No matter; the traditional aesthetic of Wabi-sabi—the acceptance of transience and imperfection—is their mantra. As Bev says, “We appreciate the garden for what is absent as well as for what is present.”
The gardens reflect Bev McInerny’s artistry and Tom McInerny’s hard work. “I take my working orders from her,” Tom says. A simple color palette in the plants and furnishings contributes to the feeling of serenity. A traditional bamboo water element and moss-covered bowl are placed on a path. The original purpose was to provide a place for tea ceremony guests to wash their hands.
The smooth waterfall reflects sunlight and creates a cooling sensation in the garden. The sound of running water is soothing and give the garden a relaxed feel. Much of the couple’s property is forest, so they designed a woodland garden with varied plantings to create an experience different from the rest of the garden.
Designed to announce that one is entering into a space of rebirth, the moon gate acts as a portal and sets the stage for what is to come as visitors enter. An ornamental wind bell, built by a local craftsman, welcomes visitors at the entrance to the conifer garden. Crowned by a stone lantern, a small rock island rests in the center of the largest, and last, of the hillside ponds. Bev and Tom call this the Apple Pond because of an old apple tree nearby.
The Indian temple doors represent the mystery of Bev’s Secret Garden, one of her favorite spots. Urns and a stone bench add to the vignette without taking attention away from the doors. Ponds appear at different levels down the sloped backyard, allowing visitors the chance to pause and explore each one as a unique experience as they stroll down the hill.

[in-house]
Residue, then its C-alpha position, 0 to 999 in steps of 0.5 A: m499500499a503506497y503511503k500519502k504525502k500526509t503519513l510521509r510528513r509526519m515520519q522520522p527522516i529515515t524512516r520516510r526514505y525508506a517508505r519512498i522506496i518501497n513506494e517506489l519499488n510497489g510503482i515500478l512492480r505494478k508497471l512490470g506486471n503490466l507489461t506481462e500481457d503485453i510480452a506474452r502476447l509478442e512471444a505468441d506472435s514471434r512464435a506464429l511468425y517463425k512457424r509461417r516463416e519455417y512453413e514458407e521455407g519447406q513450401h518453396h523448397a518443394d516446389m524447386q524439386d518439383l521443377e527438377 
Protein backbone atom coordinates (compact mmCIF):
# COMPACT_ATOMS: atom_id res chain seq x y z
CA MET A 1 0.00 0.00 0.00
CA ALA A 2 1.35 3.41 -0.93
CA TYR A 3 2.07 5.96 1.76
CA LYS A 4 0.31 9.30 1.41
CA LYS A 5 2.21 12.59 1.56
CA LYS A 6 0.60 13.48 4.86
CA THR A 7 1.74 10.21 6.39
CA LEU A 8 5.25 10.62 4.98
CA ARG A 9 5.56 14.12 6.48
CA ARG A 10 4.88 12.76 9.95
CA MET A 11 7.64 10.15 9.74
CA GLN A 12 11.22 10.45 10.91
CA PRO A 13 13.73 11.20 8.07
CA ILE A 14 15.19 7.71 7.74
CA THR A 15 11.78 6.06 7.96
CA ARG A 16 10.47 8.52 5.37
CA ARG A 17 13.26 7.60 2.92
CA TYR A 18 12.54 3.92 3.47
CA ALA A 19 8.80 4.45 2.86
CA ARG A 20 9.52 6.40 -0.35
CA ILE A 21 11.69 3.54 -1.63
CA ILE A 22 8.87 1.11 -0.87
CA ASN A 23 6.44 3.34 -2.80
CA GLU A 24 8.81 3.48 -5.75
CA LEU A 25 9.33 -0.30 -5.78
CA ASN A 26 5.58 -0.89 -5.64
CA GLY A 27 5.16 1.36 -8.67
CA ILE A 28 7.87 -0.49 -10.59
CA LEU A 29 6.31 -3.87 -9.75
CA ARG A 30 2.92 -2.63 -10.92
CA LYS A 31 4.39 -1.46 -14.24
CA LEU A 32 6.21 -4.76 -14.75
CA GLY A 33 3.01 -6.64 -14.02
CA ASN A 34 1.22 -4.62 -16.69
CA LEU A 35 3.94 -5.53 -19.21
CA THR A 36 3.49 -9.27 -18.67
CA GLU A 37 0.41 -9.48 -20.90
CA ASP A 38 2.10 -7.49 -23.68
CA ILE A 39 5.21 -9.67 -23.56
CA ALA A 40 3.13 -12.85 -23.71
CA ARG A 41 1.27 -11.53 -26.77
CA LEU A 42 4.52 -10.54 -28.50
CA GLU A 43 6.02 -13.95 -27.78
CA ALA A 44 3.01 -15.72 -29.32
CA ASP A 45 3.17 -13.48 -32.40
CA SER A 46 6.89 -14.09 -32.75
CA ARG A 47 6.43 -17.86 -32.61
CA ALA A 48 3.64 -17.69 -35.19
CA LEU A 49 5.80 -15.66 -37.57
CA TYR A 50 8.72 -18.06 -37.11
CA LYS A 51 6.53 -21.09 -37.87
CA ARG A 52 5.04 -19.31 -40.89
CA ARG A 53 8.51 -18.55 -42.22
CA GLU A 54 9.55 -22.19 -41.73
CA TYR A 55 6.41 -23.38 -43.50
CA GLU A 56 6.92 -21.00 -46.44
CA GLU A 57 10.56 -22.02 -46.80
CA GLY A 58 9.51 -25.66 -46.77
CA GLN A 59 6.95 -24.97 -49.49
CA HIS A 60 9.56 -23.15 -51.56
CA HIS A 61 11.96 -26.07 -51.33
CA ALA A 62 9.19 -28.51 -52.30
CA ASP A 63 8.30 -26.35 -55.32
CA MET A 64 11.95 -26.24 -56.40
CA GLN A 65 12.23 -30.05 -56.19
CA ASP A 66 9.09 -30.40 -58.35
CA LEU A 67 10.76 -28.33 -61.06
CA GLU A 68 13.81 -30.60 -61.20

Asian Inspiration in the Garden
Lanterns: One of the main elements of a Japanese tea garden, stone lanterns were usually placed near water or along a path, where their light guided visitors to evening tea ceremonies. They have long been popular in garden decor all over the world, setting a tone of thoughtfulness and anticipation.
Gravel and rocks: In the dry garden, meant to be viewed from within the house, Tom rakes granite chicken grit in patterns around some carefully placed rocks. Zen gardens based on rocks and raked gravel can represent miniature versions of larger landscapes and are meant to encourage meditation.
Water: Water is a key element that symbolizes serenity and a connection to the hereafter. Ponds are central to Japanese gardens and are sometimes meant to represent lakes or the sea. Throughout this garden, trickling waterfalls and quiet ponds soothe the senses.
Paths: Paths are an integral part of a Japanese stroll garden. Winding paths serve to divide areas so they can be experienced individually rather than revealed all at once. Paths can be built with stones, gravel, or packed earth—the choice of material is also part of the overall design.
Stone: Stones are often used in Japanese gardens to define space. Bev was drawn to these small black stones. Thinking they would break up the flatness of the bluestones, she used them to give the area a unique sense of space.
Plants: Plants are arranged simply and strive to imitate nature. Here, a Japanese painted fern (Athyrium niponicum var. ‘Pictum’) and Siberian bugloss (Brunnera macrophylla) peek out over moss-covered rocks.
Garden At A Glance
- Temple Doors
- Secret Garden
- Apple Pond
- Woodland Garden
- Waterfall Pond
- Dry Garden
- Moon Gate
- Koi Pond
- Bluestone Path